Geographic fit – as depicted in Exhibit 2, the new Nokia will have a pretty even revenue split between North America (30 per cent), Europe (27 per cent), and APAC (28 per cent), with MEA (eight per cent) and CALA (7 per cent) making up the rest (based on combined 2014 revenues in each company’s annual report). This is a direct result of Nokia’s strong presence in Europe (30 per cent of 2014 stand-alone regional revenues) and APAC (37 per cent of 2014 stand-alone regional revenues) and Alcatel-Lucent’s North American strength (44 per cent of 2014 stand-alone regional revenues).

Potential Impacts

From an OPEX and COGS perspective, wireless R&D savings by themselves can be close to approximately US$865.3mn. Nokia Networks has a superior portfolio (e.g. Liquid RAN, Single RAN, 5G trials, etc.) and there is quite a bit of duplication with ALU’s radio R&D. Assuming a 70 per cent cut in the overlap is reasonable (leaving the rest to support legacy technologies such as CDMA in North America) results in a savings of US$838.7mn.

The new entity will also have 35 global R&D sites (24 for ALU and 11 for Nokia), a total that can be potentially shaved off particularly in countries with a big overlap, such as China, Germany, Poland and the US. The exception to this is developed Asia (Japan & South Korea) and India, where Nokia’s presence is strong and ALU’s is weak.

Over time, Nokia and Alcatel-Lucent had been selling sites to EMS/manufacturing partners, converting fixed manufacturing costs into variable ones. The two companies will initially own a total of 11 manufacturing sites, and it is likely that this total can be lowered specially in China where there are a combined total of five sites.

In terms of revenue synergies, from a backhaul standpoint, Nokia currently OEMs microwave backhaul infrastructure from Dragonwave, but will gain a great offering from ALU in this area. In the routing domain, Nokia has been a Juniper reseller, at an average annual volume of US$216mn. Over time, this will create an opportunity for sales of Alcatel-Lucent’s IP routers, with Nokia selling them into its own installed base. Juniper also stands to lose in the SDN arena, where Nokia was bidding Juniper’s SDN Contrail gear and now will count with ALU’s own SDN “spin-in”, Nuage Networks.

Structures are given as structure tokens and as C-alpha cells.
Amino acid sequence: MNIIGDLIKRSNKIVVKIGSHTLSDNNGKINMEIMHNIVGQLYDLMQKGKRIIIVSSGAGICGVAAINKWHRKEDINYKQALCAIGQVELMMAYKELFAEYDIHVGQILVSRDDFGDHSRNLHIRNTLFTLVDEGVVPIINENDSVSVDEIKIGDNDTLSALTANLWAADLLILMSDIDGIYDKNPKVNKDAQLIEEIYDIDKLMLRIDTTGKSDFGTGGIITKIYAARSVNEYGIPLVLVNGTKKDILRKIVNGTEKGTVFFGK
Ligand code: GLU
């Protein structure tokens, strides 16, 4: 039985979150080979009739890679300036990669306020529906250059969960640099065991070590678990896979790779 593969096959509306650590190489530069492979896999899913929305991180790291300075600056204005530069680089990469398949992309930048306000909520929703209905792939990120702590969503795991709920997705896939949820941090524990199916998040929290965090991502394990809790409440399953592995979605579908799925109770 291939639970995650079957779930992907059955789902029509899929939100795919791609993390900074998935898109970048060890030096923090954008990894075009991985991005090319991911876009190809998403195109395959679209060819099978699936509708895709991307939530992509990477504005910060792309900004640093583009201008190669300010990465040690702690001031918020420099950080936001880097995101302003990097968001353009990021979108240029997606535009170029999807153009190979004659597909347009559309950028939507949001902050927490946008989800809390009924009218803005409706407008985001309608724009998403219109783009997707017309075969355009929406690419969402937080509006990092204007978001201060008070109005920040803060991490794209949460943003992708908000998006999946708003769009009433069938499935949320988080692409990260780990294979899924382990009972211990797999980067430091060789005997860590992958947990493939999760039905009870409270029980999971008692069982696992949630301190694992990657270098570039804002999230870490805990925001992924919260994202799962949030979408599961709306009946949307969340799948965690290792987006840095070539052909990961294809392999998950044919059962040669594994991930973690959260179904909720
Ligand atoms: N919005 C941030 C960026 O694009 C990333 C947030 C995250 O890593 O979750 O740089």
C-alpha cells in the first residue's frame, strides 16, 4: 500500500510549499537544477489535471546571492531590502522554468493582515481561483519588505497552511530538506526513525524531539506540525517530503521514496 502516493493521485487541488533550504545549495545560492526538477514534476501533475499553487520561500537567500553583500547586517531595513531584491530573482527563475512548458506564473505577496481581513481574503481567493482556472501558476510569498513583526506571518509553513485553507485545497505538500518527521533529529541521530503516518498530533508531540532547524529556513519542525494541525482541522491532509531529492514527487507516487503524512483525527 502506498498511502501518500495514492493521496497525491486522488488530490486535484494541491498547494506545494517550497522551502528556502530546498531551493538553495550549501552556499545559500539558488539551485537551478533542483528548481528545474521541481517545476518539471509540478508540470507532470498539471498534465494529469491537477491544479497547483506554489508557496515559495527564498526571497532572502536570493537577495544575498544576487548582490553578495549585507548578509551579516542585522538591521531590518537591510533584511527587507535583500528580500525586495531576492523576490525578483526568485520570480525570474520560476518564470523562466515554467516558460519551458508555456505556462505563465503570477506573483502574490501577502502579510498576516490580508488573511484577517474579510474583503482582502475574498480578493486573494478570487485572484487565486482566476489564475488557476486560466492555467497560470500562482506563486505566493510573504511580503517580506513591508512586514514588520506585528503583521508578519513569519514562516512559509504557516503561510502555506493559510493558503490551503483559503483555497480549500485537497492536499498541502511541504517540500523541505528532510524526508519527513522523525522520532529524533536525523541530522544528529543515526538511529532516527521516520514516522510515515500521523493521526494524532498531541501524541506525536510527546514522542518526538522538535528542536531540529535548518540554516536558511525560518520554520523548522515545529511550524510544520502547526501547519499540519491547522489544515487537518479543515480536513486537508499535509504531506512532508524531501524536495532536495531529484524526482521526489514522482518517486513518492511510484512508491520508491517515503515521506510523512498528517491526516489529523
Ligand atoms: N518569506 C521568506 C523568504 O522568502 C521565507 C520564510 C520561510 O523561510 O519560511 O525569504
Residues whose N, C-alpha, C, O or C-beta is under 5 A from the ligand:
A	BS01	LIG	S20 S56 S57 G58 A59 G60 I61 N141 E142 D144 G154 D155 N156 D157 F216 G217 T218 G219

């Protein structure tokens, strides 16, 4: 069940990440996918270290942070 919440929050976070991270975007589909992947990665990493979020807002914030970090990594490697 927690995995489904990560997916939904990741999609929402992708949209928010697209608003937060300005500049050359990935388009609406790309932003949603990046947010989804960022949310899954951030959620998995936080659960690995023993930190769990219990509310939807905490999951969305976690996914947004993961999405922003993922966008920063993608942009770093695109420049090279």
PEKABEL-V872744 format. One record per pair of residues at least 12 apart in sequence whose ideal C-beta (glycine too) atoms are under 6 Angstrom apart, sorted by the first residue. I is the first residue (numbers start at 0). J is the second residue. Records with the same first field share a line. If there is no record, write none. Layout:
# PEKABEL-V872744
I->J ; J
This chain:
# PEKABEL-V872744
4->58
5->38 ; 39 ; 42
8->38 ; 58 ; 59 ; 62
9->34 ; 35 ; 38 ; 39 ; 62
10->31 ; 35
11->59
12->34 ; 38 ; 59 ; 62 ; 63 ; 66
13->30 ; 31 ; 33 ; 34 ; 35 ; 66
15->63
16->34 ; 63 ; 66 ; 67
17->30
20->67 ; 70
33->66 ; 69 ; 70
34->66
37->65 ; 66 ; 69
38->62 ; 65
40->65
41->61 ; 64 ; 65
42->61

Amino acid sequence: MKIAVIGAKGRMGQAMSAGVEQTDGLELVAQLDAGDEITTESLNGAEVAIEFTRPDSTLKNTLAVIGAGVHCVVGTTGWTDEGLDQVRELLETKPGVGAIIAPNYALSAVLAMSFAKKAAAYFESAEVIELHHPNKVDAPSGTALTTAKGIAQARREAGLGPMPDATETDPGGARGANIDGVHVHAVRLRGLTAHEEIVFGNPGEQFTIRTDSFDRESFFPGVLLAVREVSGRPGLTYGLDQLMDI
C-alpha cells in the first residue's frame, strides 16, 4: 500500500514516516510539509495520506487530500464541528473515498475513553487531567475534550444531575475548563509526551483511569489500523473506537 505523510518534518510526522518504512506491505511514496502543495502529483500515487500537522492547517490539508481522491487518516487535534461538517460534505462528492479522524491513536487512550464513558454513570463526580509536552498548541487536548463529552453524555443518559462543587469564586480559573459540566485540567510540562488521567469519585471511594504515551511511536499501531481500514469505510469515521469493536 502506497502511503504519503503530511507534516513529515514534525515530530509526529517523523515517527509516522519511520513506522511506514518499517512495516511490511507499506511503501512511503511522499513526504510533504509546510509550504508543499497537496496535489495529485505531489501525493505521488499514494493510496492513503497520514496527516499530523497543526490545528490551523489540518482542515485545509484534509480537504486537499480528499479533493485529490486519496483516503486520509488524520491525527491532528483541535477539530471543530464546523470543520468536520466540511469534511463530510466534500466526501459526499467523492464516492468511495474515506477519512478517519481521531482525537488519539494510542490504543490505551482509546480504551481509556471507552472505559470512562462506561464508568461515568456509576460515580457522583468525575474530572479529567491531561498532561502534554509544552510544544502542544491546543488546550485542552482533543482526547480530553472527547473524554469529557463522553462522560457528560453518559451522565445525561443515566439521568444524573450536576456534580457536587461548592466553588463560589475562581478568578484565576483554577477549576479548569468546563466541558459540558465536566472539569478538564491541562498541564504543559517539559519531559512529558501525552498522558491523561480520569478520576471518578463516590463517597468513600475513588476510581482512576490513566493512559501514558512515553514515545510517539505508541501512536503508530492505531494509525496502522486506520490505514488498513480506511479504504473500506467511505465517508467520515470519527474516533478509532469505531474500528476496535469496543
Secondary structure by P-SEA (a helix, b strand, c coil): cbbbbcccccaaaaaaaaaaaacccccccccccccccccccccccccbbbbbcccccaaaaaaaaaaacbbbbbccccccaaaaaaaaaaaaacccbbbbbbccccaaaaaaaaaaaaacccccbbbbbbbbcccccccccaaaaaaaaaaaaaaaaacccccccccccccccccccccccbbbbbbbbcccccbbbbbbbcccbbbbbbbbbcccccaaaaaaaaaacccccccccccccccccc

However, the above efficiencies have to be counterweighed with revenue “dis-synergies” arising from the merger, which usually result in certain occurrences such as a carrier which previously dual-sourced its network infrastructure from both vendors (i.e. NOK and ALU) and now has to find a new player so that it no longer places all of its eggs in a single basket. This situation is likely to mainly happen in China, with Chinese mobile operators reweighting their share of CAPEX wallet between Ericsson (10 per cent of 4G) and the combined new company (10 per cent each for a total of 20 per cent).

The Final Word
Big mergers in the telecom industry are often quite complex to be successfully executed. As John Chambers, ex-Cisco CEO and the company’s current Executive Chairman so eloquently put it, in the aftermath of the Cisco/Ericsson partnership deal announcement:

"This industry is about growth, innovation and speed. If it takes six months to get through a regulatory board and then another year to combine … this industry will be won and lost in the next three years, so it is all about speed about how you go about it. While we are a huge believer in big-to-small and big-to-medium acquisitions, partnerships, if you can do them, are the way to go large-to-large. Joint ventures add an extra level of complexity, you have an over-riding group, a board, and that slows you down."

Interestingly enough, Nokia (Nokia-Siemens) and ALU (Alcatel-Lucent) already have each tried its own “mega-merger” and somewhat disappointed in the post-M&A execution. So will this be a case of third time lucky? We will know the answer in about two years. Rajeev Suri will unquestionably have quite a challenge at his hands. But the early indicators are that, given Nokia’s recent robust profitability, its conservative cost efficiency goal and other operational synergies, the combined company will be giving Ericsson and Huawei quite some competition.

Ronald Gruia, director for Emerging Telecoms at Frost & Sullivan.